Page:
Summary: An outward return case under the Hague 1980 Convention before Mostyn J. Mostyn J reached the conclusion that “many of these outward return cases under the Hague 1980 Convention have become disproportionately complex, lengthy and expensive. Invariably they bristle with abstruse legal points. They occupy an unreasonable amount of the resources of the High Court at the expense of other urgent cases of a serious and substantive nature, which are pushed to the back of an ever-lengthening queue.” Mostyn J gave reminders on how such proceedings should be conducted and went on to consider the meaning of the phrase “now settled” in Article 12.
Background: Both the mother and father are of Latvian nationality. At the time of the hearing, they had 2 children aged 14 ½ and 12. The mother brought the children to live in the UK in December 2019. The father commenced his application in March 2021 with a without notice application for a location and passport order. The mother raised the following defences i) Settlement under Article 12, ii) Children's Objections under Article 13, iii) Consent and Acquiescence under Article 13(a), iv) Grave risk of harm and intolerability under Article 13(b). Mostyn J ruled that he would consider the first and second defences and only then, if necessary, the third and fourth defences. He decided that the father knew of the mother's move and where she and the children were and by the time that proceedings were begun the children were settled. He refused to make the return order on the basis that the mother's first two defences were made out.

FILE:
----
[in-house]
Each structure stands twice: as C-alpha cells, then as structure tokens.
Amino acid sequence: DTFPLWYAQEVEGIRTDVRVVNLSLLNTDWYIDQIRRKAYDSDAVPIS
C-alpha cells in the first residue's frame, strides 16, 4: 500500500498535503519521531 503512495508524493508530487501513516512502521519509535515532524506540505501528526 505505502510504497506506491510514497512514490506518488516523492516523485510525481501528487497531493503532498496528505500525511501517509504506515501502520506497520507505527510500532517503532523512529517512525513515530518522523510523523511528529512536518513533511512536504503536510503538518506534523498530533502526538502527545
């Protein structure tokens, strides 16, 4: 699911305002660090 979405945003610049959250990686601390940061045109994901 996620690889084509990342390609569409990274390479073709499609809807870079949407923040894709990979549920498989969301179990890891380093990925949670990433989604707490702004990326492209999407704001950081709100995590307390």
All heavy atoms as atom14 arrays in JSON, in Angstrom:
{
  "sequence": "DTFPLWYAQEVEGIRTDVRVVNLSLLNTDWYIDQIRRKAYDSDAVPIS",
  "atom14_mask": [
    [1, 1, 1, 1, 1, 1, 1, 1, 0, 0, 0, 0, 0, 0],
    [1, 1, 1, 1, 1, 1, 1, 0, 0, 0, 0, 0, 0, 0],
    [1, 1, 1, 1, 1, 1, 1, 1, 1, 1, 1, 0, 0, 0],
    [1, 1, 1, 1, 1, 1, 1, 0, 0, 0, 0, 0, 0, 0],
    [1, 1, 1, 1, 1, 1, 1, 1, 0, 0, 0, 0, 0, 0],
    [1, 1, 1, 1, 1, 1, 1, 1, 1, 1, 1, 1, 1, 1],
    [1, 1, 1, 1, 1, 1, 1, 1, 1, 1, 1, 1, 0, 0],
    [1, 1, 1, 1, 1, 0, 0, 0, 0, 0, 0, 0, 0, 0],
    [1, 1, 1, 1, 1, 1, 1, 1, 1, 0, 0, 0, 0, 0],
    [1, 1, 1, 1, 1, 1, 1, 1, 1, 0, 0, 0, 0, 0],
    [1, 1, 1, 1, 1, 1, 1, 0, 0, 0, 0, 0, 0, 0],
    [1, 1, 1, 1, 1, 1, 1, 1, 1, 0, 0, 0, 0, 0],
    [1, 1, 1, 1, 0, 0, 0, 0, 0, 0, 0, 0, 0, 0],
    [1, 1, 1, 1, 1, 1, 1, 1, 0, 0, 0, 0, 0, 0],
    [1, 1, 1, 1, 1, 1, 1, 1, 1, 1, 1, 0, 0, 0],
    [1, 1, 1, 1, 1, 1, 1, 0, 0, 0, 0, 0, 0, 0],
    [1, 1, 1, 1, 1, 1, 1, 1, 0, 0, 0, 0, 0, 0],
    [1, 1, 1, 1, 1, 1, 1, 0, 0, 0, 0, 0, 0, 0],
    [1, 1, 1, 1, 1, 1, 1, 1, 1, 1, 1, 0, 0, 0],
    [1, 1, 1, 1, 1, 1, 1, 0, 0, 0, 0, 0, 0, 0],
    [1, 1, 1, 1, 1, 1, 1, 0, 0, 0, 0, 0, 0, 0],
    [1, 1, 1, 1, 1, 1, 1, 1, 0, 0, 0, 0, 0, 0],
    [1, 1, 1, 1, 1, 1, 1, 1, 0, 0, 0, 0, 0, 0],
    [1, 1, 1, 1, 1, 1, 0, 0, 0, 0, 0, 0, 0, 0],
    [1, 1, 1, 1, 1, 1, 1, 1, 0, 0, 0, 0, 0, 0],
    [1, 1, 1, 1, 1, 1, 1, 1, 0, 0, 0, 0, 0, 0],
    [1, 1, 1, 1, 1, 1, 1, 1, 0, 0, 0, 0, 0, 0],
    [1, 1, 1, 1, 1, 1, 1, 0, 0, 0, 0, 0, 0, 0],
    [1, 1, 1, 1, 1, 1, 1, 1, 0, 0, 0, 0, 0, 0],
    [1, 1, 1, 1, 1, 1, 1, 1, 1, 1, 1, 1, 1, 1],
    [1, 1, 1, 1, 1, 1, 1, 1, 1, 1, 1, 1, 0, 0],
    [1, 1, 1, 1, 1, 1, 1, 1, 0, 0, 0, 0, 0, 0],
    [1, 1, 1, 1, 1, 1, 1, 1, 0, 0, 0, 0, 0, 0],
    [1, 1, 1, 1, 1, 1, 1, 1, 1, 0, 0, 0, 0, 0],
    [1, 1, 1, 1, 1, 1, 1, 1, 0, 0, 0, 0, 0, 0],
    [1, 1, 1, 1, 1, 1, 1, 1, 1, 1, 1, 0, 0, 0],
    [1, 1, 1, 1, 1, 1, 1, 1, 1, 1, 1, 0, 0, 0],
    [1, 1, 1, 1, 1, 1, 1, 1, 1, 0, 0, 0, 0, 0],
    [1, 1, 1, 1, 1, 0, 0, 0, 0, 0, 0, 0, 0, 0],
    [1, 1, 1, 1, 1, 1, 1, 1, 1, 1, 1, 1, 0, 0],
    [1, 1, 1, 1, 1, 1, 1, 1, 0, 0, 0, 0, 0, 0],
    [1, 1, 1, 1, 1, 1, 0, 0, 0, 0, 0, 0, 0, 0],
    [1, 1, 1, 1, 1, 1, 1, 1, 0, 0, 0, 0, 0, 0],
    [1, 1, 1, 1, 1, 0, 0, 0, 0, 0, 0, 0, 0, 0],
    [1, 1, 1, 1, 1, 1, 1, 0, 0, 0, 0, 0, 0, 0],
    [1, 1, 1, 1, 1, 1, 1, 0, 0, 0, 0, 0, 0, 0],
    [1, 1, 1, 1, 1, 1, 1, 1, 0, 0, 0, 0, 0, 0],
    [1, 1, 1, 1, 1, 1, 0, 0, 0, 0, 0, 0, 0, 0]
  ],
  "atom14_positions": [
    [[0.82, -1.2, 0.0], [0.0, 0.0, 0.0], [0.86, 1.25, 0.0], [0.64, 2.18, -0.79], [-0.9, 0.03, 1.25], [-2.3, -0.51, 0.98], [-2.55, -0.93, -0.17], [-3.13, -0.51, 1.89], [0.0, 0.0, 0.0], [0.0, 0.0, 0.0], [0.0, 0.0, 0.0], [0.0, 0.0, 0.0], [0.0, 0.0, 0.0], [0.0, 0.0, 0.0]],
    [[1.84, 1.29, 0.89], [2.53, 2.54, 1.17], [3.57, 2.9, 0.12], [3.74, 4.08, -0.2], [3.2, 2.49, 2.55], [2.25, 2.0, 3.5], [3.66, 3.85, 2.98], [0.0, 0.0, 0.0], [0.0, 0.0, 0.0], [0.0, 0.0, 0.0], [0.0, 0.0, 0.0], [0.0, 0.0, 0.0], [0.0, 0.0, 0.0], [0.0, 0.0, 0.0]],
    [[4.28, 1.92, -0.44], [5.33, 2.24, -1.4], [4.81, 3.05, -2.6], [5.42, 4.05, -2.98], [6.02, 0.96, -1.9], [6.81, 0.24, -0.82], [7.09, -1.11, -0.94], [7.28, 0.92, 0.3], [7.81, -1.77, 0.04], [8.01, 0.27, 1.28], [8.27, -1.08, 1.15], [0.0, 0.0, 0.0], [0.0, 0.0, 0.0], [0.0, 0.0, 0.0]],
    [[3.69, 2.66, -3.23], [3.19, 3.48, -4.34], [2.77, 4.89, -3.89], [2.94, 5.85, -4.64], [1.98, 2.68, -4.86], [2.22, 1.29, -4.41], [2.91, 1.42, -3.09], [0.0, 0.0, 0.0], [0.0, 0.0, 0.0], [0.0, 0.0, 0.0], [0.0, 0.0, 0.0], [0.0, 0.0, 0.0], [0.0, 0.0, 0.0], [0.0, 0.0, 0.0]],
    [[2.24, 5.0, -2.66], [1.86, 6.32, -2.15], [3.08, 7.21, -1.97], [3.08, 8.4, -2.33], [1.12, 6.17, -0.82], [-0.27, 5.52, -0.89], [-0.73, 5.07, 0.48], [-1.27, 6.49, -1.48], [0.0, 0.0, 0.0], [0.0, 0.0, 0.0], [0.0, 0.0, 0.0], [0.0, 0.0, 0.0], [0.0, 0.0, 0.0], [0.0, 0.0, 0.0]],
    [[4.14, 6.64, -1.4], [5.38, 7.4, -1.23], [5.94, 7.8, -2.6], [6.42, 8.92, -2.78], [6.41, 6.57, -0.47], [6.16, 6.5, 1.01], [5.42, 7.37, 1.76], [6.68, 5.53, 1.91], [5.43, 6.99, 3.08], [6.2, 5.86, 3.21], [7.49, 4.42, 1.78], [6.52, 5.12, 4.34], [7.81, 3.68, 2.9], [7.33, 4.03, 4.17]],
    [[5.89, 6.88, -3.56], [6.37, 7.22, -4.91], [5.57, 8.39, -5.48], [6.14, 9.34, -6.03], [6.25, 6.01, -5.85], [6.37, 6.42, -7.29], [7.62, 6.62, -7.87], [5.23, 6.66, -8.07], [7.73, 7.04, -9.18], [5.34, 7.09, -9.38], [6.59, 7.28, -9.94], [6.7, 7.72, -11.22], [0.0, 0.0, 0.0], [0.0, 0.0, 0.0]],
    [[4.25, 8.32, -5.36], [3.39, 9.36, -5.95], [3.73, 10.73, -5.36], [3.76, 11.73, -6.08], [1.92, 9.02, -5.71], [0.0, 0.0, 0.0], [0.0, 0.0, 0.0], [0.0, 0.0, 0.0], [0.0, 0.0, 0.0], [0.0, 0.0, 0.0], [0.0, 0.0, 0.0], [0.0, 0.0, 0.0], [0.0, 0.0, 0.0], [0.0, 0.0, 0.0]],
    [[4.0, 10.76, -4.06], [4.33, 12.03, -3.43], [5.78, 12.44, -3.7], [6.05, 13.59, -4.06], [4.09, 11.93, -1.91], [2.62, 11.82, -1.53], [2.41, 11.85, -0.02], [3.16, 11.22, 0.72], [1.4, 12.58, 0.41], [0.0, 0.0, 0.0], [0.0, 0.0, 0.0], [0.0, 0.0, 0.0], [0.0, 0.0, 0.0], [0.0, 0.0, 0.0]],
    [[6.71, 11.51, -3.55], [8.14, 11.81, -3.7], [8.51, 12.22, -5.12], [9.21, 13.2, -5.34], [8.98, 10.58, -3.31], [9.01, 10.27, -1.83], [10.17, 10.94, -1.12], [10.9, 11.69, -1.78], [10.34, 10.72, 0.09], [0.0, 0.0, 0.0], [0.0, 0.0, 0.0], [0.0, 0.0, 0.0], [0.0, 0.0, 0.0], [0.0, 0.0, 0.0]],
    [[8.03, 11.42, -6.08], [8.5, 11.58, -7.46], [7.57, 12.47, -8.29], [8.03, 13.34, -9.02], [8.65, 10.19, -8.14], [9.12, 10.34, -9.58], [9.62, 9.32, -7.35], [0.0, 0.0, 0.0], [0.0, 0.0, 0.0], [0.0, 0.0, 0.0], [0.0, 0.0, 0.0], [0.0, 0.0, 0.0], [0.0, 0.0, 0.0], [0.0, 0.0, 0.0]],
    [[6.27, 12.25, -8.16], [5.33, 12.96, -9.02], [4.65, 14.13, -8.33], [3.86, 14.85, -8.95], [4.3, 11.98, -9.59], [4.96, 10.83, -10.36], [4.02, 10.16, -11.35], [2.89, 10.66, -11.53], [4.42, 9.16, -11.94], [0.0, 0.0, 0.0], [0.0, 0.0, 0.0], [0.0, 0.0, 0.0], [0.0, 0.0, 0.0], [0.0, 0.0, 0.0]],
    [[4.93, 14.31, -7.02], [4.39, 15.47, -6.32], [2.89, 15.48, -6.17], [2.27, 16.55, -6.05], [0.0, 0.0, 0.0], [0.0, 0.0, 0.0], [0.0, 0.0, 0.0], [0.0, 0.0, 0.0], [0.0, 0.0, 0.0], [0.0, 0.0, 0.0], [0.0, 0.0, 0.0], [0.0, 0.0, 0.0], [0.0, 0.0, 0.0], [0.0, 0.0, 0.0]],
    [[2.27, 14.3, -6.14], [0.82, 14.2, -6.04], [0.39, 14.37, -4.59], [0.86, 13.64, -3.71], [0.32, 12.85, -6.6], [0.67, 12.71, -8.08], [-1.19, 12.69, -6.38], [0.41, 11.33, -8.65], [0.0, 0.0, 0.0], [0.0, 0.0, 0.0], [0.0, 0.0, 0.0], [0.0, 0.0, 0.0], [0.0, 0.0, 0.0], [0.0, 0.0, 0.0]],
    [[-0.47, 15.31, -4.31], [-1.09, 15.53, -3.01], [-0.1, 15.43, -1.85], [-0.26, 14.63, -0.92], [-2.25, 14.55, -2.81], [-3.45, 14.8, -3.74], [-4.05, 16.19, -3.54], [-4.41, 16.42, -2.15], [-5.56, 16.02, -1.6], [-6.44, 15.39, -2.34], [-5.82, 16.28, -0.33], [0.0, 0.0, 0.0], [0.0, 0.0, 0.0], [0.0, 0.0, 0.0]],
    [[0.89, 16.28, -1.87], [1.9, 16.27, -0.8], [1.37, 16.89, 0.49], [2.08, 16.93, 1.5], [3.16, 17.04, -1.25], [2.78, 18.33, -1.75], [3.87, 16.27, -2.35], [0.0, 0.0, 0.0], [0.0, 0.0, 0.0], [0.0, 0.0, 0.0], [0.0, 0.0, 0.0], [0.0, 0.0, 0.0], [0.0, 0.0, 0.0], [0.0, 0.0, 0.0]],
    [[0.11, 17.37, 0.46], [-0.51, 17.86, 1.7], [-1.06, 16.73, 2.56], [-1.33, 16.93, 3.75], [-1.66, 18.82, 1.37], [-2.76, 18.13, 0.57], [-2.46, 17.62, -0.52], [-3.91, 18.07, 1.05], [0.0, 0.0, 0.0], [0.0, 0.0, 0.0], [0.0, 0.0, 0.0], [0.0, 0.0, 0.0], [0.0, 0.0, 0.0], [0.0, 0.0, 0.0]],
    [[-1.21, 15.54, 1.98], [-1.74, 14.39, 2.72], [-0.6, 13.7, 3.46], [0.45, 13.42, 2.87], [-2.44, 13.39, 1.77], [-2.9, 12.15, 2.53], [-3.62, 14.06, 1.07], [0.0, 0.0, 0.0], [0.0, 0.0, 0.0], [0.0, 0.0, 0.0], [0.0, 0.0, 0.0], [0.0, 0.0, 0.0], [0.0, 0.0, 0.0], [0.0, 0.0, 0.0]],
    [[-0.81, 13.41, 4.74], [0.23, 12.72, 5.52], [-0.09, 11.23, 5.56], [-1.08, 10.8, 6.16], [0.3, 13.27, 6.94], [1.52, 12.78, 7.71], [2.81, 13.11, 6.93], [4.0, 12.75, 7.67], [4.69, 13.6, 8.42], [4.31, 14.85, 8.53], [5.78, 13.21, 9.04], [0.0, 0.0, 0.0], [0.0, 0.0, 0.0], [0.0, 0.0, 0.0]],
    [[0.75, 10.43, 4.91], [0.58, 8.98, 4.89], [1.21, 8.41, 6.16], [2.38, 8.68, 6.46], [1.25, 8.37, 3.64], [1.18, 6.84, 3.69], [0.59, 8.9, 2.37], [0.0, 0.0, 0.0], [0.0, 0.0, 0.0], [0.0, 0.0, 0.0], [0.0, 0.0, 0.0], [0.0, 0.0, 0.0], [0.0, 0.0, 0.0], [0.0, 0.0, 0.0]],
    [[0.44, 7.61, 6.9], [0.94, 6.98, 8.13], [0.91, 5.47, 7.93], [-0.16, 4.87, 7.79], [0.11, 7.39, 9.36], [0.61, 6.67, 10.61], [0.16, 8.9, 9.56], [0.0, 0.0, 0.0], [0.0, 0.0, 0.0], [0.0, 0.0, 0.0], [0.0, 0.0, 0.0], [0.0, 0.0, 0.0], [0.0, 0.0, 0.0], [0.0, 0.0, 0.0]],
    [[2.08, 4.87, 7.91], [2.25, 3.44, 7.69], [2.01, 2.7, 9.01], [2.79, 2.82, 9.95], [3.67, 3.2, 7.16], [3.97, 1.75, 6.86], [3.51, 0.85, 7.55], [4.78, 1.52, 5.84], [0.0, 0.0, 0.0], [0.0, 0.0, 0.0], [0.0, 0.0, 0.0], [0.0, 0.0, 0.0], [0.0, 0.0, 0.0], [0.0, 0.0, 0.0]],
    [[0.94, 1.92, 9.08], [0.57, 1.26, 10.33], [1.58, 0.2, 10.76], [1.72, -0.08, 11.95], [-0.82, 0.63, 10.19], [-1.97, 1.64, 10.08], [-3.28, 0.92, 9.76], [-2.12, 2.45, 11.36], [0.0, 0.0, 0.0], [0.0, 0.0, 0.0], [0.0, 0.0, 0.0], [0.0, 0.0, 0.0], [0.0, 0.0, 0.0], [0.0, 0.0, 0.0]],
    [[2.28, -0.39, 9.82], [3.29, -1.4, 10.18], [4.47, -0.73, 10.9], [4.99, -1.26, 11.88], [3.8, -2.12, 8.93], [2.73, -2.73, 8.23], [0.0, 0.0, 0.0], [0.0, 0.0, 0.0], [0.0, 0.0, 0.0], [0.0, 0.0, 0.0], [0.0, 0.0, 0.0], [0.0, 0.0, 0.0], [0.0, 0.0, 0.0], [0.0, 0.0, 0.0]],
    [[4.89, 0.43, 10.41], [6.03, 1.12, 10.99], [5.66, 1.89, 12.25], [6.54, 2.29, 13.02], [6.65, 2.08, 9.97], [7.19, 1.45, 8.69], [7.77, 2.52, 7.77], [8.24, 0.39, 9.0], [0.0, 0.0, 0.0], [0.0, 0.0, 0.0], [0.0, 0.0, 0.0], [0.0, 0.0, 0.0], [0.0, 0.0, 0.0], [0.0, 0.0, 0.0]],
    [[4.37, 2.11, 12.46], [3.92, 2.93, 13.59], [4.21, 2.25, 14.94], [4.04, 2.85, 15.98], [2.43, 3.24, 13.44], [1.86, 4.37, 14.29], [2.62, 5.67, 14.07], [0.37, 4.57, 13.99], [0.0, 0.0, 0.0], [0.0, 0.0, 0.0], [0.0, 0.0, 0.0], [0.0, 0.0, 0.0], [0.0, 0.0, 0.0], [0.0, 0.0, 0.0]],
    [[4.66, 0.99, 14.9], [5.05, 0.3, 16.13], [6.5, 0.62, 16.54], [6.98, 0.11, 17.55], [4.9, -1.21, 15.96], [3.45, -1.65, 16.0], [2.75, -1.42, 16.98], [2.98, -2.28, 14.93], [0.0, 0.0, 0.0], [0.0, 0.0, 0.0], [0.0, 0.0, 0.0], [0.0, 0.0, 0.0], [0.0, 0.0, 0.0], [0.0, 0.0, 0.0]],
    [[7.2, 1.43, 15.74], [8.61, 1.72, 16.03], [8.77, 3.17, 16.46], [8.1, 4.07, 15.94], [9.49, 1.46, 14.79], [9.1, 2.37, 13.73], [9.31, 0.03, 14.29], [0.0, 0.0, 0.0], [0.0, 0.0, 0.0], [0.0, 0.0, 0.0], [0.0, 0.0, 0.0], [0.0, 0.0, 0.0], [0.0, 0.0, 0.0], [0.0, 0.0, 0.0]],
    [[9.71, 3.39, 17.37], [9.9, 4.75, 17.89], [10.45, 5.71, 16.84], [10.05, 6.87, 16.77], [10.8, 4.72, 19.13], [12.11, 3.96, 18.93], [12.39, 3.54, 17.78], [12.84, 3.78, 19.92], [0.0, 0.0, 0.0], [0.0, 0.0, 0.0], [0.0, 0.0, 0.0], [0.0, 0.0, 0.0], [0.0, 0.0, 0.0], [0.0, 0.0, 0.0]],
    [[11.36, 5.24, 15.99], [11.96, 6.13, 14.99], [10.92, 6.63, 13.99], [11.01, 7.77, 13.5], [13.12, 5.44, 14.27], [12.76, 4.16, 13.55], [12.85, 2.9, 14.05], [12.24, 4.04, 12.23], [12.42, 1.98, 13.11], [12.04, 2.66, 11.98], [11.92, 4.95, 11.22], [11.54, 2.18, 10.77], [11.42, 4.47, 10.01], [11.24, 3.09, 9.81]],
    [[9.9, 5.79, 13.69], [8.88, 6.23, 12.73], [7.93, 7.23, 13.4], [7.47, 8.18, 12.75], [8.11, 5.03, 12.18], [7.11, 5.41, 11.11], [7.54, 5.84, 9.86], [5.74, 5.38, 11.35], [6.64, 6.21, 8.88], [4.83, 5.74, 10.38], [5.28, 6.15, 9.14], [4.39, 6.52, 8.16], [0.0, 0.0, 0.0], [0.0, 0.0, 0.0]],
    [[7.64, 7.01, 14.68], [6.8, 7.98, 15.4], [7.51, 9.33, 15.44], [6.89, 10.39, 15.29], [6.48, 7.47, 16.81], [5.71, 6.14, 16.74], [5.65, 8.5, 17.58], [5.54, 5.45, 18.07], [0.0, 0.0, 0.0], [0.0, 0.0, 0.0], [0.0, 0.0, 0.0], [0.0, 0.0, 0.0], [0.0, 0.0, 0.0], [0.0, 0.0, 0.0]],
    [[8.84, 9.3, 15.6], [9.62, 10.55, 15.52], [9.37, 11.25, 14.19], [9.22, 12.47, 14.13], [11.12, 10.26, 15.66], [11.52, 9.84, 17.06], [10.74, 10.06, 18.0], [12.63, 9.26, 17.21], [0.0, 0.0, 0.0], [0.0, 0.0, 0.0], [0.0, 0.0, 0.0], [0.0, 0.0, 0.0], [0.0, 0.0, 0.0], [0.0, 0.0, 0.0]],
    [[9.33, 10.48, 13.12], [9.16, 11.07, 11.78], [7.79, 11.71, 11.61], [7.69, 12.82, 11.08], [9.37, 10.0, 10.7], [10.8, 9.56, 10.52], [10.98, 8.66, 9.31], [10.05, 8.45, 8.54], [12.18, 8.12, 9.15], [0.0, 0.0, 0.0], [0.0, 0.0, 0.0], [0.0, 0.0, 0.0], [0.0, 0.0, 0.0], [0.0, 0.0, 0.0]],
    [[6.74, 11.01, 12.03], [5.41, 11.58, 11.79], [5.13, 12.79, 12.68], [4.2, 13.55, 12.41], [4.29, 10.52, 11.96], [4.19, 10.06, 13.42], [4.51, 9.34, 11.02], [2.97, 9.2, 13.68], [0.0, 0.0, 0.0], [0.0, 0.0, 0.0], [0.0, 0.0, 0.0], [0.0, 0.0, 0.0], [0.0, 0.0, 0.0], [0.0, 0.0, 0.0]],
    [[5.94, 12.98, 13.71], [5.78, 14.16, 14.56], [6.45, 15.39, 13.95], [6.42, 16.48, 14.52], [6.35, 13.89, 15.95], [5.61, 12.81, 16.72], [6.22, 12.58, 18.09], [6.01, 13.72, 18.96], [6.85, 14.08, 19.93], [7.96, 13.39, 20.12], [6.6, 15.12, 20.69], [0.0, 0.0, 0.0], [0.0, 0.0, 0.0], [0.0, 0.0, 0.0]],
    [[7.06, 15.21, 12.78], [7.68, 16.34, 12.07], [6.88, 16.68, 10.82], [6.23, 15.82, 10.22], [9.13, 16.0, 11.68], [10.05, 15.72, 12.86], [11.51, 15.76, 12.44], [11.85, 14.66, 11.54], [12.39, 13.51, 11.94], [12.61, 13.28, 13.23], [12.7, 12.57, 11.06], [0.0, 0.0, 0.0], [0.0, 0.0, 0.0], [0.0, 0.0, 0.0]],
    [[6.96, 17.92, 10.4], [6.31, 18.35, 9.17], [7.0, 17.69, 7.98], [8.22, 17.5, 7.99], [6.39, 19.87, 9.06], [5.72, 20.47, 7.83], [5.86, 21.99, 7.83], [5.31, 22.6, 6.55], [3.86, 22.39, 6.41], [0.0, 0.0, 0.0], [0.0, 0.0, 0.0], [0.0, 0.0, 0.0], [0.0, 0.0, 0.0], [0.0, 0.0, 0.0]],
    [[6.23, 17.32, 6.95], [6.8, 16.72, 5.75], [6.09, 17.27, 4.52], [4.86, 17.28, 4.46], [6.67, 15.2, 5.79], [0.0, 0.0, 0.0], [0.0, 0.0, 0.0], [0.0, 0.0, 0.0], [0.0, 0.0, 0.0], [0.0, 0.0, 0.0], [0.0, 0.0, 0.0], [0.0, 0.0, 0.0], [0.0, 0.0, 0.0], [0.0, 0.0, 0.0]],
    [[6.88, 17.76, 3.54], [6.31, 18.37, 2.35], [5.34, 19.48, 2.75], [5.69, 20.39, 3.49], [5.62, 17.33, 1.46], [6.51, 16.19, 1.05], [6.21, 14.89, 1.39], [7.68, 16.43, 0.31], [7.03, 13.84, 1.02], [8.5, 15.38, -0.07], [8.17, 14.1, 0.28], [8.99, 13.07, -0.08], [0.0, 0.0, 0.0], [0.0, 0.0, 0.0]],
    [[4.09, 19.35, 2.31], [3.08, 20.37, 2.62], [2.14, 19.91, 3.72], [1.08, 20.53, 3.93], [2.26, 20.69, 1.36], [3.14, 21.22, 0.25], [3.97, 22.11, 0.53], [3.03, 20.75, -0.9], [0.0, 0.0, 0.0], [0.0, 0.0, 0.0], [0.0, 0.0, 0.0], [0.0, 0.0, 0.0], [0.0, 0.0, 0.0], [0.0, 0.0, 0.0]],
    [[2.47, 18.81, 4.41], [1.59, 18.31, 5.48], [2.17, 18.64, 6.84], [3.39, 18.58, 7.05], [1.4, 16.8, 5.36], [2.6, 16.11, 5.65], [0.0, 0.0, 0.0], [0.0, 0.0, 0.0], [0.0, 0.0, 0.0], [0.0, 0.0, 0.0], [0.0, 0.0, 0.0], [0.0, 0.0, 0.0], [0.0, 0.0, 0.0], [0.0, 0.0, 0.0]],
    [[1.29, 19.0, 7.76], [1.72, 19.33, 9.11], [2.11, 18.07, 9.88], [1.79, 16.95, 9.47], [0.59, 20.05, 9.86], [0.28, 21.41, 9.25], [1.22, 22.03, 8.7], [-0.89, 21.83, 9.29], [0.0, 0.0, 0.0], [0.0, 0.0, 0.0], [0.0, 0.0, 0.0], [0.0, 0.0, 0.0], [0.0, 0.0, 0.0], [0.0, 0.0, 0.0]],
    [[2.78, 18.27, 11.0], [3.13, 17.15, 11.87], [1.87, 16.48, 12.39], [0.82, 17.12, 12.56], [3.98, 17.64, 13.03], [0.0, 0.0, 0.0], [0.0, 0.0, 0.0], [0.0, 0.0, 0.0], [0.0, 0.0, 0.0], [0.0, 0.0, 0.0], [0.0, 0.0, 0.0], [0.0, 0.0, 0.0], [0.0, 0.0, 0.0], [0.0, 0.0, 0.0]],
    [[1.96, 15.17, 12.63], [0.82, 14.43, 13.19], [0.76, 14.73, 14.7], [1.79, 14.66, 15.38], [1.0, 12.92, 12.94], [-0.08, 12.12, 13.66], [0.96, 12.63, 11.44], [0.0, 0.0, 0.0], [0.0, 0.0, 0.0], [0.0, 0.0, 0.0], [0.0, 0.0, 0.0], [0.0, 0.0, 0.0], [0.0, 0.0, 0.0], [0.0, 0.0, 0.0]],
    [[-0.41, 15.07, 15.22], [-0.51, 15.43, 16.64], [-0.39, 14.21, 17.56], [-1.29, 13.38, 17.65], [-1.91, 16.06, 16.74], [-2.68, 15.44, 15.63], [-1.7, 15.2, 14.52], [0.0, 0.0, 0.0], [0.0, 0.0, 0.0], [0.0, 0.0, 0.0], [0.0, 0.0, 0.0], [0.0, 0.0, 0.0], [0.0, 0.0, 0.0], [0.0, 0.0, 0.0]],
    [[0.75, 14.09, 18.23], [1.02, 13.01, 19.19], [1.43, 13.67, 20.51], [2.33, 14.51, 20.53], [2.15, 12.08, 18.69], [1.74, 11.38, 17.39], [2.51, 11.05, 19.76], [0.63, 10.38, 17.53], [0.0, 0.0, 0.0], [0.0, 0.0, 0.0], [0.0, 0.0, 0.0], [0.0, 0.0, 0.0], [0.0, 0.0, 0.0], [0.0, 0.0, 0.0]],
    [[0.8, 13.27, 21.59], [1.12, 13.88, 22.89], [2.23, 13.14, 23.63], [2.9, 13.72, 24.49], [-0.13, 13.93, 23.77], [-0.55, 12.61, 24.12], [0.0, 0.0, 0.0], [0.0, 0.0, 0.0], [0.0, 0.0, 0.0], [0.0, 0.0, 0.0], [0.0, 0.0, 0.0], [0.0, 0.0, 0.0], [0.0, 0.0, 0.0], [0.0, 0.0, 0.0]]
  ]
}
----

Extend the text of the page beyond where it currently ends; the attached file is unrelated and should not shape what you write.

Article 12: Mostyn J considered the meaning of ‘settled’. He held that "in order to be settled somewhere, a person must not only physically reside in a new home as a permanent residence but must genuinely intend to establish that place as a new home. Thus there must be proof of both a physical constituent and a mental constituent. For a younger child the relevant mental state will be that of her primary carer; for an older child it will be the mental state of the child herself" [para 36]. Mostyn J rejected the need for there to be a finding that the subject children are living in a stable, contented, normative, conflict-free family environment. He referred to the fact that for 11 months the children and their mother lived in the UK quite unremarkably and that it was quite clear that the children were settled in the UK on 13 May 2021 and have remained settled here to the present day.